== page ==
“How accurate is your humidity sensor? Find out with this project.
Humidity sensors are commonplace, relatively inexpensive, and come in many different varieties. Too often, we check the datasheet, use them with an interface, and (as long as the values “look reasonable”) we accept the results.
In this project, we demonstrate how to go a step further and verify the accuracy of a humidity sensor. We also illustrate a general method for sensor calibration and apply the method to calibrate the results to improve the accuracy of the humidity measurements.
To check the accuracy of a sensor, obtained values are compared to a reference standard. To check the accuracy of a humidity sensor, we use the “saturated salt” method to produce the standards. Put simply, certain salts (i.e., ionic compounds such as table salt or potassium chloride), when dissolved in an aqueous solution, produce an atmosphere of a known humidity (see reference PDF).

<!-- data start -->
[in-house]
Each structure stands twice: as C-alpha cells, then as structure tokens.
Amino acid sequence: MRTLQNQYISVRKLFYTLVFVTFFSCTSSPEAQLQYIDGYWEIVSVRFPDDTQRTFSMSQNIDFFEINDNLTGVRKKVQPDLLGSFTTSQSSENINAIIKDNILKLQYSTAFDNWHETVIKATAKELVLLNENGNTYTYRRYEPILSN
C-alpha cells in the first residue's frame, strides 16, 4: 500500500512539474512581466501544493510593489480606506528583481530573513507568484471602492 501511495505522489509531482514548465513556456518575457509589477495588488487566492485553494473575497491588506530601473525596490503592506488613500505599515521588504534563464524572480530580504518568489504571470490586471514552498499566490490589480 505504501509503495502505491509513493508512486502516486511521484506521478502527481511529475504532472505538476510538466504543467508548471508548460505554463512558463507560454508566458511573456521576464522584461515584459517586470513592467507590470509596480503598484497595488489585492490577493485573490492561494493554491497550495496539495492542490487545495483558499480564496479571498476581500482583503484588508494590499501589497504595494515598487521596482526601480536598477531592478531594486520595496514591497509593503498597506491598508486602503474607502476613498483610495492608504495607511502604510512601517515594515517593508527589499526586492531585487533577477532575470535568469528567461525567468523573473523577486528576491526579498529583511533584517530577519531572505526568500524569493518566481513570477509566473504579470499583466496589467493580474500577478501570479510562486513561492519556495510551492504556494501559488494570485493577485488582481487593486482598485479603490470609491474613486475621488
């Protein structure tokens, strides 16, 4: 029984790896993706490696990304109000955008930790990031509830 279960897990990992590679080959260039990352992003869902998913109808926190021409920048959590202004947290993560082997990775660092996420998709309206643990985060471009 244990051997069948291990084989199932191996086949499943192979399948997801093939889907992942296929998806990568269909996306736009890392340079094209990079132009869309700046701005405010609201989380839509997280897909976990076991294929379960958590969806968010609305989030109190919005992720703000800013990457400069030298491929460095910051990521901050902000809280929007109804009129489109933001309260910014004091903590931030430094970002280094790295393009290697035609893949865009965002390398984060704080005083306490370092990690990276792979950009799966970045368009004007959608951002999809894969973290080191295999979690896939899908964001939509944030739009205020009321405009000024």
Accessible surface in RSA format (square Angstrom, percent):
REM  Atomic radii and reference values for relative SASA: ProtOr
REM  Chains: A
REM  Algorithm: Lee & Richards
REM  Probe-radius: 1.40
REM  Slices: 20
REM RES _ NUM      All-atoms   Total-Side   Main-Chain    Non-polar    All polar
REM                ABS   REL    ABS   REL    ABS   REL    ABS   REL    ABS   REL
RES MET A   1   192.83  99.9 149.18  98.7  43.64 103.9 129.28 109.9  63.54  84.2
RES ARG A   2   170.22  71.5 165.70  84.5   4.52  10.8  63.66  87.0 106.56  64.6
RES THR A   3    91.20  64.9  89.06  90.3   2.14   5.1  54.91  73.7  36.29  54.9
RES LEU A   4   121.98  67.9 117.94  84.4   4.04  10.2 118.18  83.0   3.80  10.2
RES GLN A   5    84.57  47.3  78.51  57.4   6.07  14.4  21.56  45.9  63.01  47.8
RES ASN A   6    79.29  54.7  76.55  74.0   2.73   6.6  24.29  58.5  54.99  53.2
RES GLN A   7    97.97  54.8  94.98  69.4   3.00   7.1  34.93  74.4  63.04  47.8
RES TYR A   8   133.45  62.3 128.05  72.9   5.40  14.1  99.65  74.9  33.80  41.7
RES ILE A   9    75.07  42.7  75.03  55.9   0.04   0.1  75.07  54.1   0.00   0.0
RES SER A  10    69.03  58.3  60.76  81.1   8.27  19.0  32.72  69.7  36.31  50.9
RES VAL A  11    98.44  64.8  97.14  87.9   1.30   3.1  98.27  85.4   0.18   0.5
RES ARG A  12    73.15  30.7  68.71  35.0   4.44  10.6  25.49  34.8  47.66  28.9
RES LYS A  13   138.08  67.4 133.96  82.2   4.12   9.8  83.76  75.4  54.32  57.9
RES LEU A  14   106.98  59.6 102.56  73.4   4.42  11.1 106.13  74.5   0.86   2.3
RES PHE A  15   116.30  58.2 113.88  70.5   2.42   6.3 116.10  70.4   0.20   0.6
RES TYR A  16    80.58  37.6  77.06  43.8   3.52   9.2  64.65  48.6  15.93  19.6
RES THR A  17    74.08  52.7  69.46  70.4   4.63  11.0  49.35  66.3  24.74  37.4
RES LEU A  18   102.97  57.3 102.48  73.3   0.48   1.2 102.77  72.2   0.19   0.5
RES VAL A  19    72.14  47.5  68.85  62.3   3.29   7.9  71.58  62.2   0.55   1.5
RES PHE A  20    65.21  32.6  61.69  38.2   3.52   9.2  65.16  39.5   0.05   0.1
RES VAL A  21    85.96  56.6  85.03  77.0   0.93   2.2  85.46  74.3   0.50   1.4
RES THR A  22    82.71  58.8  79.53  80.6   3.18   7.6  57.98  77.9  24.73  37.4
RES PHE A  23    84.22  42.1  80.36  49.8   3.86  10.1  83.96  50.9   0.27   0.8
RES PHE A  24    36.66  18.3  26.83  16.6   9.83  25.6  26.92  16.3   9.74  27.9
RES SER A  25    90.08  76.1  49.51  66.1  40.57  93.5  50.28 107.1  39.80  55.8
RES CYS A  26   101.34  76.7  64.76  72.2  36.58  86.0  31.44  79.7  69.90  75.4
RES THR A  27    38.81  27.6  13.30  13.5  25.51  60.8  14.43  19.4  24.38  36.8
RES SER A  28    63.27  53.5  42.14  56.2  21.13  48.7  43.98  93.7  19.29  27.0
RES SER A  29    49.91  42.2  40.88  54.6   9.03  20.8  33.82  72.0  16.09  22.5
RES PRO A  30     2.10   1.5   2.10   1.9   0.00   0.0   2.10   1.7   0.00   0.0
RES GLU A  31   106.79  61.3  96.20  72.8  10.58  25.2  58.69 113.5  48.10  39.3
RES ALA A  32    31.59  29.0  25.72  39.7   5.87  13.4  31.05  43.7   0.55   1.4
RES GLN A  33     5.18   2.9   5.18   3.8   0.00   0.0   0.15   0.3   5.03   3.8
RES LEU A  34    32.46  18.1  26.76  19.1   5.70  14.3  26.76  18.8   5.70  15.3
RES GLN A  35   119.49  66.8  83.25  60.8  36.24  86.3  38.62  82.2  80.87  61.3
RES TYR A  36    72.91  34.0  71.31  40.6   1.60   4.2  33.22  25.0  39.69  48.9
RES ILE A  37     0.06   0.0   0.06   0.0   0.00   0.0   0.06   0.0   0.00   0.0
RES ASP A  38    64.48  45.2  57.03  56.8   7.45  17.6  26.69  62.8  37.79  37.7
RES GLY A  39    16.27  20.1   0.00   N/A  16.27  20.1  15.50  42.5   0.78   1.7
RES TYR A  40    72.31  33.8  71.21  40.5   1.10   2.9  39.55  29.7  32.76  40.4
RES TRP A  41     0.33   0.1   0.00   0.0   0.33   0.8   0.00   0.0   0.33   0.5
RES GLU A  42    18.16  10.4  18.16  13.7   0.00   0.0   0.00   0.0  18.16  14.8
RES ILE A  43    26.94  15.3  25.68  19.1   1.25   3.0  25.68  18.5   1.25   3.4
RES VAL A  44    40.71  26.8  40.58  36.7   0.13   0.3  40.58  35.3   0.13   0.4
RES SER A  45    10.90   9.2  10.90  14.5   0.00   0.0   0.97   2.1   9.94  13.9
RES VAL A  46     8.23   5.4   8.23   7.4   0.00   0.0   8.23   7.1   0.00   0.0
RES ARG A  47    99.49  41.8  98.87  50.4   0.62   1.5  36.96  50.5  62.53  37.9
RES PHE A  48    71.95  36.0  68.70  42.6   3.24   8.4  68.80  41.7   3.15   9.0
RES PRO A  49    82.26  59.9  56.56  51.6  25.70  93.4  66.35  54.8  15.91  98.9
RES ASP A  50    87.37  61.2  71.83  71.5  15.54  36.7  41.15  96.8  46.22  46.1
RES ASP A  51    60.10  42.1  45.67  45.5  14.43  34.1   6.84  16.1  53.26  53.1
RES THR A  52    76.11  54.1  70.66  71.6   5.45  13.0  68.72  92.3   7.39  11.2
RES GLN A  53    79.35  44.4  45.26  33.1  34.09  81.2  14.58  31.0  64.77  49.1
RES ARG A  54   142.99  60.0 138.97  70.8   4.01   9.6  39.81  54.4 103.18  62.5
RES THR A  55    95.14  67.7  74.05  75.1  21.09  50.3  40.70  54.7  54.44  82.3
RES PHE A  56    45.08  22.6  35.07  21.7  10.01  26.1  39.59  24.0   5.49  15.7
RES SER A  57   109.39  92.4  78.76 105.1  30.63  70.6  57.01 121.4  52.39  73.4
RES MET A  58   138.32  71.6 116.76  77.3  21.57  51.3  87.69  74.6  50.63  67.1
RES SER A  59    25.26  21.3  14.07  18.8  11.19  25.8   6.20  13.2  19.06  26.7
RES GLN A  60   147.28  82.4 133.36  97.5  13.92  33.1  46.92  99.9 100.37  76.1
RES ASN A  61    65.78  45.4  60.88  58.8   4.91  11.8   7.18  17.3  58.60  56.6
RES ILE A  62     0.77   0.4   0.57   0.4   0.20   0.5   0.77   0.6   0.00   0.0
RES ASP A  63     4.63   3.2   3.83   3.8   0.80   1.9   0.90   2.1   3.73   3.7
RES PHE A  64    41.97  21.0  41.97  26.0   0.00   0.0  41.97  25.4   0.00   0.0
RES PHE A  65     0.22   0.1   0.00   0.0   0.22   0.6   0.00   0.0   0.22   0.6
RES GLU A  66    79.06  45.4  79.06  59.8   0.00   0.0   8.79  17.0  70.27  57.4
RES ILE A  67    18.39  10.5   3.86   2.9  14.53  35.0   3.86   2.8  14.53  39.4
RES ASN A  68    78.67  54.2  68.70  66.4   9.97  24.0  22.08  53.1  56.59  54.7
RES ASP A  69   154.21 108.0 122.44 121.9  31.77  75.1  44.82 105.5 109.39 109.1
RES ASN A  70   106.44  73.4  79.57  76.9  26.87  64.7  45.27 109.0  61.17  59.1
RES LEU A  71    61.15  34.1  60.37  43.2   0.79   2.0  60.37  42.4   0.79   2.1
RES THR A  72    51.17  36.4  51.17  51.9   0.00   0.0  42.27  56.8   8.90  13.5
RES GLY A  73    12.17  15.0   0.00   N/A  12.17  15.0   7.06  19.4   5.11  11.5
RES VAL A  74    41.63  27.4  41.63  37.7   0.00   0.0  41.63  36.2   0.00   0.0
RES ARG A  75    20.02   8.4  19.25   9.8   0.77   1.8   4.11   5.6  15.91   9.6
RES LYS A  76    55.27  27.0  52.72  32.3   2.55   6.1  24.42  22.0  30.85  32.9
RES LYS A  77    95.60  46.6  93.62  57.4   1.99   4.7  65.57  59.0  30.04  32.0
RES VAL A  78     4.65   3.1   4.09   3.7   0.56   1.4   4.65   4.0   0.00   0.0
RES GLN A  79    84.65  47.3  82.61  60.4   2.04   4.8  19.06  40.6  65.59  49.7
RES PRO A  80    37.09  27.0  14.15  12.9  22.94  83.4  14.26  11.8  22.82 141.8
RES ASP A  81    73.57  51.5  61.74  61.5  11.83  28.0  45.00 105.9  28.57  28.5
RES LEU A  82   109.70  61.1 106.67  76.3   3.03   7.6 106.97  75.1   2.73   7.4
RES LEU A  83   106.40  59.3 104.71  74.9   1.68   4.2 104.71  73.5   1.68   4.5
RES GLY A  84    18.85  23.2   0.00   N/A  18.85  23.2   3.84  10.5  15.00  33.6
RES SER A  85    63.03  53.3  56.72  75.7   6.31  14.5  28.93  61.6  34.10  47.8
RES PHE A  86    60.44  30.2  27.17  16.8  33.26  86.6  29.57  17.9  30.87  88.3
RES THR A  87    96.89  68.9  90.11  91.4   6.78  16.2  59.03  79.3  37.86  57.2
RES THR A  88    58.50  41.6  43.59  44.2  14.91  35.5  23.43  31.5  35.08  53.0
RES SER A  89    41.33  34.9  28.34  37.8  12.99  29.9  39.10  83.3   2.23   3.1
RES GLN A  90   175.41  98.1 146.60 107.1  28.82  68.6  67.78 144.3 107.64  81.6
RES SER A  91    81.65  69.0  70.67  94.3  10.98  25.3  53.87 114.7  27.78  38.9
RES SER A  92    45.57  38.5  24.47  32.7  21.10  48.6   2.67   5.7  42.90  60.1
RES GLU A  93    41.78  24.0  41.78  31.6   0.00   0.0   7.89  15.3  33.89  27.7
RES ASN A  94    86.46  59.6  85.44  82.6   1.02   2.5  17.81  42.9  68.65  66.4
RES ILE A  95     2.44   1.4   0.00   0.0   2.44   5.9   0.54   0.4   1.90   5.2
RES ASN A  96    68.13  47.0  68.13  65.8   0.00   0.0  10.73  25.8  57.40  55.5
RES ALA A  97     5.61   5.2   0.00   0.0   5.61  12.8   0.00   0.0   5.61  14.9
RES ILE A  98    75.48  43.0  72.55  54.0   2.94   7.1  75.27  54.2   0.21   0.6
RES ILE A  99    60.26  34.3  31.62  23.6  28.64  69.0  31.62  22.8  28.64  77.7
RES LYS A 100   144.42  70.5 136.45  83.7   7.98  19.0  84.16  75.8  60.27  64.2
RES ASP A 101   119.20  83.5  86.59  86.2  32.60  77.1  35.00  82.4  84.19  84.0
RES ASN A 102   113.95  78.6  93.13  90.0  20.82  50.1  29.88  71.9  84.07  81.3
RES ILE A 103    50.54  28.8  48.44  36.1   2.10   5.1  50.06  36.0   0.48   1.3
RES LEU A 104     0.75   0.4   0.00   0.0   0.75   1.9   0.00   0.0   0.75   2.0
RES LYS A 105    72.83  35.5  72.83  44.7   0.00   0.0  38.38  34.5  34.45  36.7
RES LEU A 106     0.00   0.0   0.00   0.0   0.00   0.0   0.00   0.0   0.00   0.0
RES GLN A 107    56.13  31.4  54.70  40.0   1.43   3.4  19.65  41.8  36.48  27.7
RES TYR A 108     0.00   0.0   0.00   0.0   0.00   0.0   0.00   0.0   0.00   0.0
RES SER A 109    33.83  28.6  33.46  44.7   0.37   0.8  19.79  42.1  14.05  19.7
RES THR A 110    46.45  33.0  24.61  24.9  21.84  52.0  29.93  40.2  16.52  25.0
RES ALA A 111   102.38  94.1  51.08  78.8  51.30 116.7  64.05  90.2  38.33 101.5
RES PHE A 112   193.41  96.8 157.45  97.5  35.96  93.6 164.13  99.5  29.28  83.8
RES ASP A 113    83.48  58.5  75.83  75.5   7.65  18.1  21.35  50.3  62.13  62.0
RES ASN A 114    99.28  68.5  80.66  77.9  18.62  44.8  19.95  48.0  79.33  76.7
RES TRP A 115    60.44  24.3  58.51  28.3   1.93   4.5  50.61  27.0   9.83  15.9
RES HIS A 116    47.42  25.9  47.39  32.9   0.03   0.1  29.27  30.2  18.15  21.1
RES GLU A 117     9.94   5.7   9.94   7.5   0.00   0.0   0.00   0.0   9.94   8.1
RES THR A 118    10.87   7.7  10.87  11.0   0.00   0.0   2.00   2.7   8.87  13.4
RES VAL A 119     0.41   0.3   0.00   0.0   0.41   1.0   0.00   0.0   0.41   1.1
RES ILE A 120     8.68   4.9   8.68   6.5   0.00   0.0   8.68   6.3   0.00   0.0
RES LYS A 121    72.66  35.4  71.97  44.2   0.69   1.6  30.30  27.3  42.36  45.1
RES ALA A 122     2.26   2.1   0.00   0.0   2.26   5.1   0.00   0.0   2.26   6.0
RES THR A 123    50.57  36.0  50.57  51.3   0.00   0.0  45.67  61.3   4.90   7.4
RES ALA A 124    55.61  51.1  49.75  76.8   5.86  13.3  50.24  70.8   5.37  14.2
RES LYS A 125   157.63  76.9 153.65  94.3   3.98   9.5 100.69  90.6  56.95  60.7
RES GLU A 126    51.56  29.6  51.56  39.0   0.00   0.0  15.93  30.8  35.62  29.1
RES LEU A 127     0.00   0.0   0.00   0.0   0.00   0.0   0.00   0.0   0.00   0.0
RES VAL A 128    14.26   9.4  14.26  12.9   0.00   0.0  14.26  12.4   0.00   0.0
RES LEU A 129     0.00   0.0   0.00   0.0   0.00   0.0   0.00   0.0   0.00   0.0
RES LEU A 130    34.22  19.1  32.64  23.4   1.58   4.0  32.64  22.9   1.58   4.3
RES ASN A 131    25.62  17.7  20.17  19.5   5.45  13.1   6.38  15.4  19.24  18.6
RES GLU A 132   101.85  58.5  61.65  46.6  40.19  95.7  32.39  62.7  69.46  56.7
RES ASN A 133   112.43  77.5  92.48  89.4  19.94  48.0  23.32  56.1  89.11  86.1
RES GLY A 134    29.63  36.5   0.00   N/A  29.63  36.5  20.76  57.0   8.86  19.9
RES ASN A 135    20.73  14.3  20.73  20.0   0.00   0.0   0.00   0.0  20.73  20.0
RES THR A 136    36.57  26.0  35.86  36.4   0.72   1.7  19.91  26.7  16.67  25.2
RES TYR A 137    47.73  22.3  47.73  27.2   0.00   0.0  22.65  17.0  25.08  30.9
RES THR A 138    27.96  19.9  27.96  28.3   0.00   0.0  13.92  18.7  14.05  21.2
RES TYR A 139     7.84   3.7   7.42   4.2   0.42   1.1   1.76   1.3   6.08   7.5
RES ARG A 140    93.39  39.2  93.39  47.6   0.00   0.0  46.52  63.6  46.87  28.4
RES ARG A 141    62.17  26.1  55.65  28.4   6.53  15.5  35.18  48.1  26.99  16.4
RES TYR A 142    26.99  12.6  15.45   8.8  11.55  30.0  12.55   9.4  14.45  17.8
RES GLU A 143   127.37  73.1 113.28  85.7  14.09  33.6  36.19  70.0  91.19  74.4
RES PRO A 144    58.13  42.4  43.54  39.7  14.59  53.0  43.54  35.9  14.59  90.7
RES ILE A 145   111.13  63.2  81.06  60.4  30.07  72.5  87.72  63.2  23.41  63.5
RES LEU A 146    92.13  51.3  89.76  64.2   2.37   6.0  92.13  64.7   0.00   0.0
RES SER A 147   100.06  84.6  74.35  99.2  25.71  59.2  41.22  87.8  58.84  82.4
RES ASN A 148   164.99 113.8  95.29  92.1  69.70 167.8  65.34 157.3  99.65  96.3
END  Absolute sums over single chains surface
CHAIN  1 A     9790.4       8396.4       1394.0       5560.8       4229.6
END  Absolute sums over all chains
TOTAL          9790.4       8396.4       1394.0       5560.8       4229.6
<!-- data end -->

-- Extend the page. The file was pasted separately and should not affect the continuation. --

These chemical properties are used to create micro-environments of known relative humidity (RH) percentages (i.e., reference standards), and the sensors are read inside the micro-environment. Specifically, we will make a solution in a sealed jar to preserve the atmosphere and then place the connected sensor in the sealed jar. Subsequently, the sensor is repeatedly read and the values recorded.
By repeating the procedure using several different salts, each producing a different relative humidity, we can develop a profile for the sensor under test. Since we know what the relative humidity is for each micro-environment, we can assess the deviations of our sensor readings from those known values, and thus, evaluate the accuracy of the sensor.
If the deviations are substantial, but not insurmountable, we can apply mathematical calibration procedures in software to increase the accuracy of the measurements.”